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Do animals feel grief?

by Heike Hahner

Recently a fox took my birds (one hen, nine chicks, as well as a rooster). I bought a couple of companions for the remaining chicks, but the older chooks would not move for days.

My birds are free ranging and sleep in an oak tree. Following the attack, the two survivors either huddled on the ground somewhere or high up in the tree. Eventually, I put them in the coop where they stayed perched for nearly another week, only coming down to eat. What was going on with them?

We have all seen and heard of dogs lying on their dead owner’s bed or waiting days or months for a loved one to return.

I have always taken grief in animals with a grain of salt. I hadn’t had any direct experience with it; none of my dogs had shown distress when one of the other dogs had passed.

Florian and Till changed my mind

In February, I had to have my almost-14 year old German shepherd, Florian, put to sleep. Florian was very social and engaged with the other dogs until the day he died. He was the ultimate benevolent leader, gentle and playful with pups, but forceful and determined to keep the older boys in line.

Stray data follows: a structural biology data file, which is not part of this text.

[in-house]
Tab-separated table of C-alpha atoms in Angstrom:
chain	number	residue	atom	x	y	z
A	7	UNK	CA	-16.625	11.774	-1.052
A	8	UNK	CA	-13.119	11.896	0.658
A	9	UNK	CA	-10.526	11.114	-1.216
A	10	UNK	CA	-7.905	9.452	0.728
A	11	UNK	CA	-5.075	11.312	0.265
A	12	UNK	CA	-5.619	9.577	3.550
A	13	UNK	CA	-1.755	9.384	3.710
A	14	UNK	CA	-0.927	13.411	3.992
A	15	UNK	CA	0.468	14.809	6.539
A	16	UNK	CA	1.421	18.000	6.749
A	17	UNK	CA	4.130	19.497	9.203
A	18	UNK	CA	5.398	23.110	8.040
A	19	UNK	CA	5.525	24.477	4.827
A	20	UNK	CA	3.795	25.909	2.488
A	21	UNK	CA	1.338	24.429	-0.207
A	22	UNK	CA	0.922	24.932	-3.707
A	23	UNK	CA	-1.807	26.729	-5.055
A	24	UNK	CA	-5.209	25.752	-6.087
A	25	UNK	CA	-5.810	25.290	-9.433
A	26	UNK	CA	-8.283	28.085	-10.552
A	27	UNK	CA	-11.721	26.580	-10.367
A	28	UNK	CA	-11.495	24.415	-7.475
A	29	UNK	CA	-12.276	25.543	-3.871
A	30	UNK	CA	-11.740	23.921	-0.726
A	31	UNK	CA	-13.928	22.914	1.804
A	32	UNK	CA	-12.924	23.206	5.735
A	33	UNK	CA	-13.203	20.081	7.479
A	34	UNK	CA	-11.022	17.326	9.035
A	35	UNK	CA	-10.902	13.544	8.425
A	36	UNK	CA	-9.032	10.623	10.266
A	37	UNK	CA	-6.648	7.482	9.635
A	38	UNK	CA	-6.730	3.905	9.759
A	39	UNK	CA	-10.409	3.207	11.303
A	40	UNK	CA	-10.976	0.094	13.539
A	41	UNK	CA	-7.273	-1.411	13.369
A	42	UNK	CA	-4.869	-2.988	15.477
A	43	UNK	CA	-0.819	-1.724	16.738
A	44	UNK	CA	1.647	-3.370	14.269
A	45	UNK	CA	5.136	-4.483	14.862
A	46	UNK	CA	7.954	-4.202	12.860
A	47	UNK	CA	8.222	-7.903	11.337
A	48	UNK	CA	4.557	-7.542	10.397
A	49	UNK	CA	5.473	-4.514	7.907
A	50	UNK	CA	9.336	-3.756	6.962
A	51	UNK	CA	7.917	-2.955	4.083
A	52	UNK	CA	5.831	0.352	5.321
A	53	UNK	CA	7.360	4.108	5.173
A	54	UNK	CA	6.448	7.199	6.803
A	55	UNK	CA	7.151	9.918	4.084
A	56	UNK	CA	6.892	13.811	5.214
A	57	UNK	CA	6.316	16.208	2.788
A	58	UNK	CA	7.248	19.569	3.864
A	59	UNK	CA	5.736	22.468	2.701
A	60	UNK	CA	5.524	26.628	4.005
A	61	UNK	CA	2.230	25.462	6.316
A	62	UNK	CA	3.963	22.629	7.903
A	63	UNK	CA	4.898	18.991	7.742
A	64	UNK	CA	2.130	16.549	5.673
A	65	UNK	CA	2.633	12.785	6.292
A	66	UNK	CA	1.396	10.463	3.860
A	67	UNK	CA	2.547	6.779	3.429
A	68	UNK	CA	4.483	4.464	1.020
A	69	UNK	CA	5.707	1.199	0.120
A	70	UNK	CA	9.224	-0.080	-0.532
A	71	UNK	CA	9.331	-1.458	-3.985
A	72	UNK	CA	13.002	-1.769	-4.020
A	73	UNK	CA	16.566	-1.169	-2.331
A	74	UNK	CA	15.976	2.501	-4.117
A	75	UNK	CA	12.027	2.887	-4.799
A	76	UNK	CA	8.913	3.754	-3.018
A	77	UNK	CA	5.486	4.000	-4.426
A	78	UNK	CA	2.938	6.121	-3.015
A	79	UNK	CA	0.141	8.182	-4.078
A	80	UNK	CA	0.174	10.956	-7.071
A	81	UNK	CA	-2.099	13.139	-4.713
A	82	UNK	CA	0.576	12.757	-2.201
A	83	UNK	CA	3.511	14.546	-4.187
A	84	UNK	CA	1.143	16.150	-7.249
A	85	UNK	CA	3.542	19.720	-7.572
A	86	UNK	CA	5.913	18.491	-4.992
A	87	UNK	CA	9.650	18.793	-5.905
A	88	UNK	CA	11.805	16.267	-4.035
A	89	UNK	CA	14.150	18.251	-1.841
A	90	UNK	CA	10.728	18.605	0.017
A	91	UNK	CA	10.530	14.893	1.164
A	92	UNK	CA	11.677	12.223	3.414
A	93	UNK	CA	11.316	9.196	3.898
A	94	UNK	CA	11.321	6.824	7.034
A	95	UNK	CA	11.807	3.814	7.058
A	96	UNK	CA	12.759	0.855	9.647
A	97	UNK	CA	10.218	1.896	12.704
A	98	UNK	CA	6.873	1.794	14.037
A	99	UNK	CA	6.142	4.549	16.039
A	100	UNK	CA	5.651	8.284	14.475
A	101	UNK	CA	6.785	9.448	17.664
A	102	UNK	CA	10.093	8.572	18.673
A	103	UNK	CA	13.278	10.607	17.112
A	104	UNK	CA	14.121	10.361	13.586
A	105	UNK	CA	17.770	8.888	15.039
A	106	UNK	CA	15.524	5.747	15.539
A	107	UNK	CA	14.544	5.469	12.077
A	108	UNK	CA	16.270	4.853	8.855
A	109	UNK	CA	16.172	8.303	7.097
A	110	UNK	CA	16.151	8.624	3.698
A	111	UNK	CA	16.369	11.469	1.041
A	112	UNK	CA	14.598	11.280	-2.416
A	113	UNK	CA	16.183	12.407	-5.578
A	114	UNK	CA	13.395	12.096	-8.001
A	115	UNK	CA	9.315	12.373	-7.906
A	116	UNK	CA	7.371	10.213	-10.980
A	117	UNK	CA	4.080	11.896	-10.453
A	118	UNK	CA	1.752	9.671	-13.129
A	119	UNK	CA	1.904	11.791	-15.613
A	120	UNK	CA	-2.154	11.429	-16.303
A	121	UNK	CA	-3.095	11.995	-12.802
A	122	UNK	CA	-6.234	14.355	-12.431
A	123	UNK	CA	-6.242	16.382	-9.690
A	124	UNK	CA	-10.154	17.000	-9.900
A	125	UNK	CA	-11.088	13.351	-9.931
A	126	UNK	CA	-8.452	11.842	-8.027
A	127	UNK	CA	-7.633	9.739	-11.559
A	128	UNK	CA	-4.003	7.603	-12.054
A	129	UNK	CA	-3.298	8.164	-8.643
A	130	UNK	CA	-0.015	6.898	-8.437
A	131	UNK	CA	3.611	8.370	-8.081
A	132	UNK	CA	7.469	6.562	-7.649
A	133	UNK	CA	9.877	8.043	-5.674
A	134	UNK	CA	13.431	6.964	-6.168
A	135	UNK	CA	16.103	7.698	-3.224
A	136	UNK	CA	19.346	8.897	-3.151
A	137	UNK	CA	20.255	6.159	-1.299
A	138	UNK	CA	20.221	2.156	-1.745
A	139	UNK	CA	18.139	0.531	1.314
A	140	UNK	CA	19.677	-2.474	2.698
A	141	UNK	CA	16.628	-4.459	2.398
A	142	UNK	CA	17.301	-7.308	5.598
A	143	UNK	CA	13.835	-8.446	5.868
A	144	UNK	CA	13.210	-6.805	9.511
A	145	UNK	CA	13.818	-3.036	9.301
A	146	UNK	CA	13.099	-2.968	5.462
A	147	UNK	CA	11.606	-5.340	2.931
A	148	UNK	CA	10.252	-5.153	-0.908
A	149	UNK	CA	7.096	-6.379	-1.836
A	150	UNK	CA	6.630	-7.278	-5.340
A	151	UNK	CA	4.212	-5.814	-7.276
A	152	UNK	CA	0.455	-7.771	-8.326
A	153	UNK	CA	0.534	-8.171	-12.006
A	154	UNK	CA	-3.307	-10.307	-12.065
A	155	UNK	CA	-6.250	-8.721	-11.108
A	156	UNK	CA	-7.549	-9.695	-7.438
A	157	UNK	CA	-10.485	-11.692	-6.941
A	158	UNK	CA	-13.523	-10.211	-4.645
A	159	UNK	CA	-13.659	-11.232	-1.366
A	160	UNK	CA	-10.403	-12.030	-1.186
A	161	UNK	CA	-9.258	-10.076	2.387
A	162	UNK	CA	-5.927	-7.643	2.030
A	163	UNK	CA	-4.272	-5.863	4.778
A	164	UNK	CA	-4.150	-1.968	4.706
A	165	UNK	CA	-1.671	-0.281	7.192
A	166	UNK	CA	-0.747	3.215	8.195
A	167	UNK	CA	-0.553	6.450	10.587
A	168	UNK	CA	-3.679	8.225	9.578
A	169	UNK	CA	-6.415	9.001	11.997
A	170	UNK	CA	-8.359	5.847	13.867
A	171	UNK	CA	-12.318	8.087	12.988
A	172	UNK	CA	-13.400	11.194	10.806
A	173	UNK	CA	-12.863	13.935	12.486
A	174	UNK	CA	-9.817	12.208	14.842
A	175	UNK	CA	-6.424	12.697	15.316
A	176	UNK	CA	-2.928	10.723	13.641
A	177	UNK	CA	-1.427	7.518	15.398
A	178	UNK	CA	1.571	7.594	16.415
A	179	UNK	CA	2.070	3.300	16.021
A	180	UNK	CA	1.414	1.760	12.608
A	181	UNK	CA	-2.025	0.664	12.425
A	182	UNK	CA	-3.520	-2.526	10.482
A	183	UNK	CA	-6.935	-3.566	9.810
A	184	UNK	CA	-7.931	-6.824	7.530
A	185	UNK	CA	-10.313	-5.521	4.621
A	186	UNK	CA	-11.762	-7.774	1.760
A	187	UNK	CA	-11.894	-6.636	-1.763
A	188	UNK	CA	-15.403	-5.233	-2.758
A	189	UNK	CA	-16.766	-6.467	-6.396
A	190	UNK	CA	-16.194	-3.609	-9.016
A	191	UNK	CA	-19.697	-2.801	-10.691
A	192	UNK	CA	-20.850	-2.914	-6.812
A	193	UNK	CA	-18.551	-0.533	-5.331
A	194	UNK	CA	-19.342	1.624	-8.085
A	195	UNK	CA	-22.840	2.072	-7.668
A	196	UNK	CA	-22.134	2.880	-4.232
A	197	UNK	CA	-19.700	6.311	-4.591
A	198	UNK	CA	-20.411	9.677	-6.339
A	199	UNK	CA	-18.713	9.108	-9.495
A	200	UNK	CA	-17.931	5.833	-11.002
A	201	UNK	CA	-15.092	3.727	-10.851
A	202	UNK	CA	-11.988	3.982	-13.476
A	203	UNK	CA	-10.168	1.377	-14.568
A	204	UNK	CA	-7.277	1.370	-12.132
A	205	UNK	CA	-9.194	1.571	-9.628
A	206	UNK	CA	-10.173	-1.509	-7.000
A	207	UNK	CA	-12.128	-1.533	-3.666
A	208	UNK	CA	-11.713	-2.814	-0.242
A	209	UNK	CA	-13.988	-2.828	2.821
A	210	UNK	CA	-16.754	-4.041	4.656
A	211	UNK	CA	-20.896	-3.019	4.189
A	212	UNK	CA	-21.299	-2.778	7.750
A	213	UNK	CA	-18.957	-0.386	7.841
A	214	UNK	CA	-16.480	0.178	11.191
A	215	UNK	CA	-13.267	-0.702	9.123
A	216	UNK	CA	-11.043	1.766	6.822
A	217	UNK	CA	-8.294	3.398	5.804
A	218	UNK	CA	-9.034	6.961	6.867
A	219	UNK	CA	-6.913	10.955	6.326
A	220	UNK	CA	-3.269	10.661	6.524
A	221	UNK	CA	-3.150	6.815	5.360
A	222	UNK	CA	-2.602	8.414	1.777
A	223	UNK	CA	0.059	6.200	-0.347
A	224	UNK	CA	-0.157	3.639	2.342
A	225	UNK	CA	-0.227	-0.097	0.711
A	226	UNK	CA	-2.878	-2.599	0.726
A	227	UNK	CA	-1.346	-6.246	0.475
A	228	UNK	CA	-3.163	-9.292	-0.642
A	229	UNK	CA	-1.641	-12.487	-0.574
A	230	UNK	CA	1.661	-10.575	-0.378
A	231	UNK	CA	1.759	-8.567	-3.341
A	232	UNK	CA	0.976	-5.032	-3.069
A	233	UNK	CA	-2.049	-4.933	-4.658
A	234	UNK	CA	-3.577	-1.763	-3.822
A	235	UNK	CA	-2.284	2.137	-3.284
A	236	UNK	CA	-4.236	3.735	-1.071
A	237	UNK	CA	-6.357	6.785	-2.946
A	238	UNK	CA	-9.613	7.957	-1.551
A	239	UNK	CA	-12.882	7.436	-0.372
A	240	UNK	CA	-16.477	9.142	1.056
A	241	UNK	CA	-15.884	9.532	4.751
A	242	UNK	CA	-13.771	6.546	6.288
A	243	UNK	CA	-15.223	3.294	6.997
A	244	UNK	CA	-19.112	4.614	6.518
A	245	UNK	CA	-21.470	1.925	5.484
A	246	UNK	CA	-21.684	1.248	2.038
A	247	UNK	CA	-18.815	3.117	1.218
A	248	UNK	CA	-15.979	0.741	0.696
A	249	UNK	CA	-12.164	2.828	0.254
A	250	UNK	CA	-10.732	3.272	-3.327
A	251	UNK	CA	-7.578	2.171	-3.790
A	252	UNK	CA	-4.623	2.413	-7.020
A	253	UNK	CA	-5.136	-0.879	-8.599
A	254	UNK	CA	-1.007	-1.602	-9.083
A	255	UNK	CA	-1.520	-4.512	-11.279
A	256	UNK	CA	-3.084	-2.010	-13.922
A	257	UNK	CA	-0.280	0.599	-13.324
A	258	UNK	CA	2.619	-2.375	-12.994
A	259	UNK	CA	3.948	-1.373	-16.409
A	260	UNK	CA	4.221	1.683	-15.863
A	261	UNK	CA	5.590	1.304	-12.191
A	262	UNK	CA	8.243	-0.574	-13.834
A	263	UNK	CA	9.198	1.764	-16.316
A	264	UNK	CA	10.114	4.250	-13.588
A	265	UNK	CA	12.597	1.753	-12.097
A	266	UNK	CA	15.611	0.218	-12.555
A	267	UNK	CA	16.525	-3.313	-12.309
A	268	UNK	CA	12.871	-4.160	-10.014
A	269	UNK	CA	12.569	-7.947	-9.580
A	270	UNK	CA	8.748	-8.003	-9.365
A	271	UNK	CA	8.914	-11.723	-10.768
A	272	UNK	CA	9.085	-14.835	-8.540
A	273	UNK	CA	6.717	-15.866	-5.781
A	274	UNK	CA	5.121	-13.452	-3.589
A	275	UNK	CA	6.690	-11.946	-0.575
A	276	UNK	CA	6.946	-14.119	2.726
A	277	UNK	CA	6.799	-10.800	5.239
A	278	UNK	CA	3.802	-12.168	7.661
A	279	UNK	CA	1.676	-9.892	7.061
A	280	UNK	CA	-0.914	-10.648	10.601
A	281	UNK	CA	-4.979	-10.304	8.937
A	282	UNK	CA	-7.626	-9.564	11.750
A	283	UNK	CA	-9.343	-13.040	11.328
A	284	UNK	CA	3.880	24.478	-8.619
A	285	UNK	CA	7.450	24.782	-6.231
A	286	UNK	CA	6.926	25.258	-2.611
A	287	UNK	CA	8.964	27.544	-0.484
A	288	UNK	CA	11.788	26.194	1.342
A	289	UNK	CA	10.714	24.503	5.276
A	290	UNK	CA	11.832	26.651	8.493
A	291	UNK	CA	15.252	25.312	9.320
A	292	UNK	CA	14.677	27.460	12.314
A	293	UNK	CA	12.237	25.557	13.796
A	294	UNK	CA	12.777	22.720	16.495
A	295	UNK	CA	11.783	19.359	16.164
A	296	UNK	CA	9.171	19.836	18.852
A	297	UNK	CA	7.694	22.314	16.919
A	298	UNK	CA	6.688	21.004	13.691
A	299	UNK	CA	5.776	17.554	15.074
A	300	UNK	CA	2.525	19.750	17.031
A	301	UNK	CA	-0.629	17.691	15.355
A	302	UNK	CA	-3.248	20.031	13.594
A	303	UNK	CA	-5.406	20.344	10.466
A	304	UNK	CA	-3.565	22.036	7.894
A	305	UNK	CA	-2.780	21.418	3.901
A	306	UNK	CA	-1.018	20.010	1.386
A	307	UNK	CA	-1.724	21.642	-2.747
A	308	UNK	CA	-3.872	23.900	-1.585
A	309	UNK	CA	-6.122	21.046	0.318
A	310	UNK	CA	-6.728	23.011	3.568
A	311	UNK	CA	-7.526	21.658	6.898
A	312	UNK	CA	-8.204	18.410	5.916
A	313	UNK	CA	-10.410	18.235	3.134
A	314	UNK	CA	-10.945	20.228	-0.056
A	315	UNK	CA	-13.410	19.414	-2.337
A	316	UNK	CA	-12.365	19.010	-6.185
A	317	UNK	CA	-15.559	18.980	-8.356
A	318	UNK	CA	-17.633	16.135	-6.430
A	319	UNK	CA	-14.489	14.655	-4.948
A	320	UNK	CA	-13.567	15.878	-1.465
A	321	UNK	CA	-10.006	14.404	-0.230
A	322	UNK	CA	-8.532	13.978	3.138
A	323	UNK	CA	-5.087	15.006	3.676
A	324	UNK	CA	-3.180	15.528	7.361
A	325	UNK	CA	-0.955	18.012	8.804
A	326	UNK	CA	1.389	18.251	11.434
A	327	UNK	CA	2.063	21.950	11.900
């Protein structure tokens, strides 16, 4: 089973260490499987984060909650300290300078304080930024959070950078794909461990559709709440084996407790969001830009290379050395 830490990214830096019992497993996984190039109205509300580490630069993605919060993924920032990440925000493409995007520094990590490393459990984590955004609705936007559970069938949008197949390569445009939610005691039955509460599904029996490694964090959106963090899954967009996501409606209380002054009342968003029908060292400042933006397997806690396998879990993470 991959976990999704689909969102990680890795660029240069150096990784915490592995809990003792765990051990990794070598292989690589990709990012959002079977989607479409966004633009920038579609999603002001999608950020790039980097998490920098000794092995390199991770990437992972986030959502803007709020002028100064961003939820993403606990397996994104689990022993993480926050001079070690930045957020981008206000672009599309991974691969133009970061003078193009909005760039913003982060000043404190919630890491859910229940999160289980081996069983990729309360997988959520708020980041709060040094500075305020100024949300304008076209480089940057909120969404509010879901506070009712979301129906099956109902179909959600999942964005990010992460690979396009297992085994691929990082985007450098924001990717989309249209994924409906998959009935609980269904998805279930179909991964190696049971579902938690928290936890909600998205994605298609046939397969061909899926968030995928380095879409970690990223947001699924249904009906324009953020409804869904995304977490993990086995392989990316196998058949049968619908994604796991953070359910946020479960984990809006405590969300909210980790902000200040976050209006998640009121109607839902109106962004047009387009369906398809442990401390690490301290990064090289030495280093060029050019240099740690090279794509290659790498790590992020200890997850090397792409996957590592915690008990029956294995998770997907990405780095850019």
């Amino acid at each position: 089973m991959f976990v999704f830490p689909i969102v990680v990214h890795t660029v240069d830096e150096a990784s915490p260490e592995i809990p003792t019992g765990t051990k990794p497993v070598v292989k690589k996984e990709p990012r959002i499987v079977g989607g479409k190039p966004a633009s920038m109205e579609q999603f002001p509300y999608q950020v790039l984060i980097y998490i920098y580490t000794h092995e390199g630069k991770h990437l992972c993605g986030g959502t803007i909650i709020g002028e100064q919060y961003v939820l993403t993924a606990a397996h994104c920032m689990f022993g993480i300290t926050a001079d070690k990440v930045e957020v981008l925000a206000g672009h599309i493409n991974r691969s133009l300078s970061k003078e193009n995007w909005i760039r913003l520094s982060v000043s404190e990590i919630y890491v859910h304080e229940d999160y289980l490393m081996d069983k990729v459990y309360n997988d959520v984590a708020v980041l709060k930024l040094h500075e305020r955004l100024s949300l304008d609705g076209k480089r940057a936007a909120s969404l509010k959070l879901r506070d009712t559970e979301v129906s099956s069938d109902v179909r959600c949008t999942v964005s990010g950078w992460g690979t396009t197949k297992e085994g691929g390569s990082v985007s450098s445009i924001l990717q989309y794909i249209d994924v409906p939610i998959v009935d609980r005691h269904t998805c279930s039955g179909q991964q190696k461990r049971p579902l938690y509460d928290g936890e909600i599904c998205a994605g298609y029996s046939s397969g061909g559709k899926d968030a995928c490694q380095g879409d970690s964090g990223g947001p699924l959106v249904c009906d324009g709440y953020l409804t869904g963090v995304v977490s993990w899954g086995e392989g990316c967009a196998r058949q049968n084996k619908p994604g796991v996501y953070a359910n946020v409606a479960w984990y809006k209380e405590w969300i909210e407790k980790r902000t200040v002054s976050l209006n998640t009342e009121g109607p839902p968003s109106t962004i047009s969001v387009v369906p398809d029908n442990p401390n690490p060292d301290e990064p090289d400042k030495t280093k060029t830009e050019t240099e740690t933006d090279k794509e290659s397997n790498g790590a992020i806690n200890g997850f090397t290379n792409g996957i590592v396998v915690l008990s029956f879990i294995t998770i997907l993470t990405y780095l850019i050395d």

Till, a cattle dog, had been Florian’s devoted servant since he was eight weeks old. So I expected to see some reaction, but nothing seemed to happen while Florian’s body was lying in the garden waiting for the burial. The dogs would go up and sniff him, but seemed not to quite be able to grasp what had happened to him.

This however all changed when we went to bury him. I had already noticed that Till got very agitated when I dragged Florian’s body to the graveside. He growled and pawed at the blanket covering the body, as if trying to wake him up.

With the help of friends, we turned and moved the body to make sure it was lying right. This nearly caused a major fight between Till and another one of my dogs, Ezra, who had been present at the euthanasia. I put the two younger dogs in the car, to prevent a fight.

Till got very upset again when we went to cover the body with soil, growling, whining, pacing and attempting to dig the soil away from the body. I ended up cuddling and comforting him while my friends covered the body.

Due to Till’s strong distress and desire to dig up Florian’s body, we ended up building a substantial cairn over it. Till’s distress was one of the saddest things I have witnessed. He was panting, pacing and trying to dig his mate back out; when we stopped him he went off and hid under a chair and later, under the car.

I expected Till to be upset so I focused on distracting him, by taking him with me on more trips – swimming or throwing sticks around. It is clear that comforting them and being there for them is just as important to a grieving pet as it is for a grieving person.

I do not have any doubt that dogs grieve and feel loss. Animals, and dogs in particular, need our support if they lose a loved one, be that another animal or a person.

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